(CNN) -- I know from experience how the lack of tangible evidence gnaws at an accident investigator. Eventually, the passion driving efforts to find answers is replaced with a feeling of futility and hopelessness. For the investigator in charge, valuable time that could be spent on the search and investigation will be spent justifying the cost of the search to the bureaucracy. But as the search for Malaysia Airlines Flight 370 resumes after a four-month hiatus, investigators must realize the question here is not how much it will cost to find the airplane and determine the cause to ensure it won't happen again. Instead, the question should be this: How much will it cost if they don't?

David Soucie
David Soucie

Armed with new maps of the seafloor from an extensive survey operation funded by the Australian Transportation Safety Board, the Fugro Equator has resumed the underwater search for MH370. Three ships will begin searching for debris on the ocean floor in a refined search area after new information revealing an attempt to communicate with the plane via satellite phone prompted investigators to revise the search area much farther south than previously.

Each of the search vessels has been fitted with sophisticated underwater sonar equipment designed to use a towed device to examine the bottom of the ocean floor for abnormalities that may be remnants of the Boeing 777 that vanished from radar on March 8. The Echo Surveyor II being used is much more capable, and can work at more extreme depths, than the Bluefin 21 used in previous searches.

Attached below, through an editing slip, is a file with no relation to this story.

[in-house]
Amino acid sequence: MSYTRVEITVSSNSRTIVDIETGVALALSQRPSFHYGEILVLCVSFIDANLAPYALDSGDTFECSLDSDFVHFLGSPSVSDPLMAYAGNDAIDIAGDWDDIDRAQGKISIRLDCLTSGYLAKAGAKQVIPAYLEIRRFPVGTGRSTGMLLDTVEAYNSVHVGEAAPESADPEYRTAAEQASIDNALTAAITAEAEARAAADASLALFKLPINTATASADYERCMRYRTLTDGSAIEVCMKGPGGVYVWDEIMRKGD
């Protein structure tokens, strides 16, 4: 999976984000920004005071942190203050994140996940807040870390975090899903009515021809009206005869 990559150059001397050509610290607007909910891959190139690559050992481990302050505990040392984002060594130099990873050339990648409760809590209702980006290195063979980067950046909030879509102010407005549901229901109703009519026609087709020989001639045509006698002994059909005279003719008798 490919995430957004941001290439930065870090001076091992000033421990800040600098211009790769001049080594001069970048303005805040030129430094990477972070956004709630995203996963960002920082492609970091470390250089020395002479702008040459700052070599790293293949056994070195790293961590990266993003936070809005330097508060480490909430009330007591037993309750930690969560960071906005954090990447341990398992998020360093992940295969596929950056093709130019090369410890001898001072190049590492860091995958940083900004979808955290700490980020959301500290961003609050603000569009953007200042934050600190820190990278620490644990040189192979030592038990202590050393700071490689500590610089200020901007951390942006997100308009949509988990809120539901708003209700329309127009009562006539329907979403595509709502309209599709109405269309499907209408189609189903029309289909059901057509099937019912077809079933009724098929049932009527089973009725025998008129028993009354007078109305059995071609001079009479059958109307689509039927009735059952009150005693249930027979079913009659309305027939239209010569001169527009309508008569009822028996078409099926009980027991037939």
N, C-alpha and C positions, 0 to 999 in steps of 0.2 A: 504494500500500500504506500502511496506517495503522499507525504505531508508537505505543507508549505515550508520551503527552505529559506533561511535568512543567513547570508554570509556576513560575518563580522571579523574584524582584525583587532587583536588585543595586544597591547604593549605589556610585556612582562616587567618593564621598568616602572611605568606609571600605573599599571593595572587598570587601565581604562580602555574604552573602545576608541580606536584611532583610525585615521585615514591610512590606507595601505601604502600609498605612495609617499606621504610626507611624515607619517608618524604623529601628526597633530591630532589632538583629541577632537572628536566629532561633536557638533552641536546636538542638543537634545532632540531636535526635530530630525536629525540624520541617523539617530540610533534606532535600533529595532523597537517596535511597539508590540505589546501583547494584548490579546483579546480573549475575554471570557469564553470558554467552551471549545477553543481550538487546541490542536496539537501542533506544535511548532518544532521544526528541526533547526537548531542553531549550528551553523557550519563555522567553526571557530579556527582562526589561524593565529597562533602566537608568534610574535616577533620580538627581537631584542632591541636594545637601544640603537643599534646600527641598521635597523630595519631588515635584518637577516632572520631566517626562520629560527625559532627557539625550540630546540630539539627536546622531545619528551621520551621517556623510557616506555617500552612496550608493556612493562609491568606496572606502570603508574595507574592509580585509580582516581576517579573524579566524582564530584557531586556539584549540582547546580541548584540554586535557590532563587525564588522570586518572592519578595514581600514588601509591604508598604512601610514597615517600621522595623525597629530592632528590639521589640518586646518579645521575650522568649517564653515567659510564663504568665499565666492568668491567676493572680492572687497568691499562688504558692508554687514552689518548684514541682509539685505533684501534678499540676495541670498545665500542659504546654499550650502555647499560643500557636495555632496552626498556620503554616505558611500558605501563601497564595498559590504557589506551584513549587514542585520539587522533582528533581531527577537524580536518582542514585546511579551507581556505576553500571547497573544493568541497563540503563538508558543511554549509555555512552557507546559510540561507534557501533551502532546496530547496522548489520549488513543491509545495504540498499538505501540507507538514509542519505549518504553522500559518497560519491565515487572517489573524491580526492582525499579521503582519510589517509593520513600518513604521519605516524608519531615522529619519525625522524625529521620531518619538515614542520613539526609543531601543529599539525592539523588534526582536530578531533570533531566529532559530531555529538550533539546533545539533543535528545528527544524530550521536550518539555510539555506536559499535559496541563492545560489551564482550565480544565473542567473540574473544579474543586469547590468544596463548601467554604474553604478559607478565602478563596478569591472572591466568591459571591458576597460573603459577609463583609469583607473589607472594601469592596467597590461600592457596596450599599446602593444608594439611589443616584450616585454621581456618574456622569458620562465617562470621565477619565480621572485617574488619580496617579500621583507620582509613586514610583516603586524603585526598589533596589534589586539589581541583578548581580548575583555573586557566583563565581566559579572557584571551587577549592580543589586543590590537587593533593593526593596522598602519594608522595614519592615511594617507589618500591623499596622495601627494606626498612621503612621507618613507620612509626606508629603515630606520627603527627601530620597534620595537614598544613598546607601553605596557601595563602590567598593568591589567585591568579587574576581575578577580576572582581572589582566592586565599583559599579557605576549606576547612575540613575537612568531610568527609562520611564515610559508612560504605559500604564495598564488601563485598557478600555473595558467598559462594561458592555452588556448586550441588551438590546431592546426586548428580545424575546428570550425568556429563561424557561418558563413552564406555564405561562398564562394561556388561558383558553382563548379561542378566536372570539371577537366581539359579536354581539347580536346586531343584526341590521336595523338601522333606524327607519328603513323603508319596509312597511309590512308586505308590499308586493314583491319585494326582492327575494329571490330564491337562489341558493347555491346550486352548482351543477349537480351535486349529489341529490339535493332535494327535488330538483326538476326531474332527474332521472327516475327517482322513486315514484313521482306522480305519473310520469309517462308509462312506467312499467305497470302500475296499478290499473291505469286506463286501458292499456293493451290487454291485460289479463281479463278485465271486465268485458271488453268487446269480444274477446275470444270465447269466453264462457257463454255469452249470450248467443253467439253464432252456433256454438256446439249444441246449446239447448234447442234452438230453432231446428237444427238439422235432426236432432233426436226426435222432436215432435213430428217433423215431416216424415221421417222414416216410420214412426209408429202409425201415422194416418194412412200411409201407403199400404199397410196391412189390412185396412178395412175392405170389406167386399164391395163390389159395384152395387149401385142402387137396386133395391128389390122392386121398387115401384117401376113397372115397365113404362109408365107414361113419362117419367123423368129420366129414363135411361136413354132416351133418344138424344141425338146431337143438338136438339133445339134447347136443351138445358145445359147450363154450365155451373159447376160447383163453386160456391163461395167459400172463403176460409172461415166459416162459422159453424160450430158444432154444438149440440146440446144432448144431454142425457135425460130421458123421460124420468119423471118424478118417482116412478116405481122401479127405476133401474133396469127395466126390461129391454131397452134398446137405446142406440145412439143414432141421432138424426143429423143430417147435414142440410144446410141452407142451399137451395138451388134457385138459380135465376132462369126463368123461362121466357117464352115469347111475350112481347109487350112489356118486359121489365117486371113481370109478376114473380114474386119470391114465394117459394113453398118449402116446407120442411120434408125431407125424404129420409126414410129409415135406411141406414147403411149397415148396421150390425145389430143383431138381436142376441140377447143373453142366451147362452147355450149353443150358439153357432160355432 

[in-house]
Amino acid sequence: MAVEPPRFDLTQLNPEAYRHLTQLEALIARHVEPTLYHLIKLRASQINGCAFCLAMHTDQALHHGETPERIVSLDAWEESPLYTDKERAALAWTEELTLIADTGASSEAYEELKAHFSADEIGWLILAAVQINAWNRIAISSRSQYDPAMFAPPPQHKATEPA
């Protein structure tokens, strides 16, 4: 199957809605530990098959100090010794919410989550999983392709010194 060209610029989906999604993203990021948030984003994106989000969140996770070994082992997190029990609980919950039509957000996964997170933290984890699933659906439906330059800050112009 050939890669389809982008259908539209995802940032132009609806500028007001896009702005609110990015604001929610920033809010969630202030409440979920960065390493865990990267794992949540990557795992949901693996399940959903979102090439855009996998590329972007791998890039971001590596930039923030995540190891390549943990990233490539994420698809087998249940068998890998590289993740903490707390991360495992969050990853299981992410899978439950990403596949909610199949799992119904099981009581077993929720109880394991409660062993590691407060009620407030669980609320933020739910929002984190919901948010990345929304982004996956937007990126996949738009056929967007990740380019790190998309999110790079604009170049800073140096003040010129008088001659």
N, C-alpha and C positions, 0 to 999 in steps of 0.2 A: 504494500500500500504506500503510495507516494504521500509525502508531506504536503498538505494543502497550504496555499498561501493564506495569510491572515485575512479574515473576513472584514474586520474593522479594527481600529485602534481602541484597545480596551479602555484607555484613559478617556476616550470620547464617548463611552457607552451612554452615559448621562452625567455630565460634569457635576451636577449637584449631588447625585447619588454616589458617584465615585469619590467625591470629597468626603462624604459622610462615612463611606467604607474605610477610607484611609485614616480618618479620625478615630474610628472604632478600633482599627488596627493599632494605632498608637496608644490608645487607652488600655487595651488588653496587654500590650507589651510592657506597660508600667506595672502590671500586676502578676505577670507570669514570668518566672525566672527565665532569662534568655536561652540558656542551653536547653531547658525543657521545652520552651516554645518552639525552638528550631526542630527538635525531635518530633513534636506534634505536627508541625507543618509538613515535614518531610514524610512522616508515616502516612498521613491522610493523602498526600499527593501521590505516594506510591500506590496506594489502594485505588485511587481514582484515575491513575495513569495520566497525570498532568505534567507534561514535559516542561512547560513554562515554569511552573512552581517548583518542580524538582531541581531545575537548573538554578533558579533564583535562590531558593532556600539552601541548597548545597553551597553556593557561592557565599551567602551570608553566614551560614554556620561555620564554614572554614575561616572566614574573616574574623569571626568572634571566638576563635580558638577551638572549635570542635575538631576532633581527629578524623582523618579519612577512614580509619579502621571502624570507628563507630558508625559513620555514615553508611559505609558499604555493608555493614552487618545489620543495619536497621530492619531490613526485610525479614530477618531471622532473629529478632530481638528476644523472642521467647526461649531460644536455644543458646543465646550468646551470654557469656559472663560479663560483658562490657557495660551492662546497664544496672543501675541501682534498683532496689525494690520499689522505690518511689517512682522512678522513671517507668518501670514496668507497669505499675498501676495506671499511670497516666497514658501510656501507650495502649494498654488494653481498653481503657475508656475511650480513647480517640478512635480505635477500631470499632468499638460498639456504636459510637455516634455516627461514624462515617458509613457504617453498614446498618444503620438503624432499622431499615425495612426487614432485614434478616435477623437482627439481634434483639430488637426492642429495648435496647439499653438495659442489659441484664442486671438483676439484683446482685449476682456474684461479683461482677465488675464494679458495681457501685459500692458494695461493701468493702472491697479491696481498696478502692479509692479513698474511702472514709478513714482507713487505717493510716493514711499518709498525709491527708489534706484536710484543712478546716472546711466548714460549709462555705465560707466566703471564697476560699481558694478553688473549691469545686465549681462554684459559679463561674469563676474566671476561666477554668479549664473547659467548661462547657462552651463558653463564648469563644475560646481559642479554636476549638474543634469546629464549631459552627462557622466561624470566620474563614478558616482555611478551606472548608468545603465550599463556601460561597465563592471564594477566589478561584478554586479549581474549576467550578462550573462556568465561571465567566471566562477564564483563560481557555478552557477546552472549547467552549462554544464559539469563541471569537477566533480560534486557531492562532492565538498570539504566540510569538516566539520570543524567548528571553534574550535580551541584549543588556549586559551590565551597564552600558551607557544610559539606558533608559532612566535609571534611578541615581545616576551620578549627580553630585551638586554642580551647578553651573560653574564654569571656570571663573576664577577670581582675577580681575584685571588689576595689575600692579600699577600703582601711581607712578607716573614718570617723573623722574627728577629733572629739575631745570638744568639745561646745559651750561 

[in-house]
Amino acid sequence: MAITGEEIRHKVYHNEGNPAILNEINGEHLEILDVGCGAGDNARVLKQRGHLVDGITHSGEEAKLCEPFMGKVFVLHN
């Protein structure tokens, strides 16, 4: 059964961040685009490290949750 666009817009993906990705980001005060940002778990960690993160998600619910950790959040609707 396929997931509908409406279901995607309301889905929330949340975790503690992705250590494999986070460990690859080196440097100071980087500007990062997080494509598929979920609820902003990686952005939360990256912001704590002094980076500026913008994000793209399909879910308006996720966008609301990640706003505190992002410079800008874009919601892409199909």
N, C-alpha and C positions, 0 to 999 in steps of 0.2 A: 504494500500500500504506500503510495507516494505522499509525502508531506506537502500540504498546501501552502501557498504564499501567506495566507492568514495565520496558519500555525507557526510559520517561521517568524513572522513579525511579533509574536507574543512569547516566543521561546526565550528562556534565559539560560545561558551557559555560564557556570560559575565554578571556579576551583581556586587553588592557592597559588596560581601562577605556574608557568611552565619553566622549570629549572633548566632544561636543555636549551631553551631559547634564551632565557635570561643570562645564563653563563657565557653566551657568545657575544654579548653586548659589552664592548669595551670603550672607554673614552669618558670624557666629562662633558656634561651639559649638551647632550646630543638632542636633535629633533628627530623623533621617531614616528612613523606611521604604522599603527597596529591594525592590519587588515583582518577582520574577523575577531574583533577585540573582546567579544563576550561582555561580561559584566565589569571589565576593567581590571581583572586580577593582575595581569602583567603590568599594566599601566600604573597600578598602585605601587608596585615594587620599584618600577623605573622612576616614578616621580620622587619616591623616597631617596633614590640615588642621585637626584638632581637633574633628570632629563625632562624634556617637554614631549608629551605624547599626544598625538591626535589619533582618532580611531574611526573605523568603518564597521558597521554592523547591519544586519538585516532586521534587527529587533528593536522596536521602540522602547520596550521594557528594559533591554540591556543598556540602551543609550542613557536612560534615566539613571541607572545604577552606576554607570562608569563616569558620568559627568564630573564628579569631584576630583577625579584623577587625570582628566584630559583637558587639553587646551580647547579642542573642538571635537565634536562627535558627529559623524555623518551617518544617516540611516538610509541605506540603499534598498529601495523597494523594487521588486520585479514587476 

Not giving up on flight MH370
Searching for MH370
$35,000 stolen from MH370 passengers

But all this sophisticated equipment and trained scientists to operate it is not cheap. Australian Deputy Prime Minister Warren Truss announced a $50 million (Australian dollars) contract in August to fund yet another round of searches for the missing plane and 239 passengers and crew, while Australian Air Chief Marshal Angus Houston reportedly estimated as much as $25 million has been paid to the defense force for the visual search it conducted. In addition, another $60 million has been committed for the underwater search. Finally, if and when the aircraft is found, the retrieval and causal investigation could easily add $50 million or more to the price tag.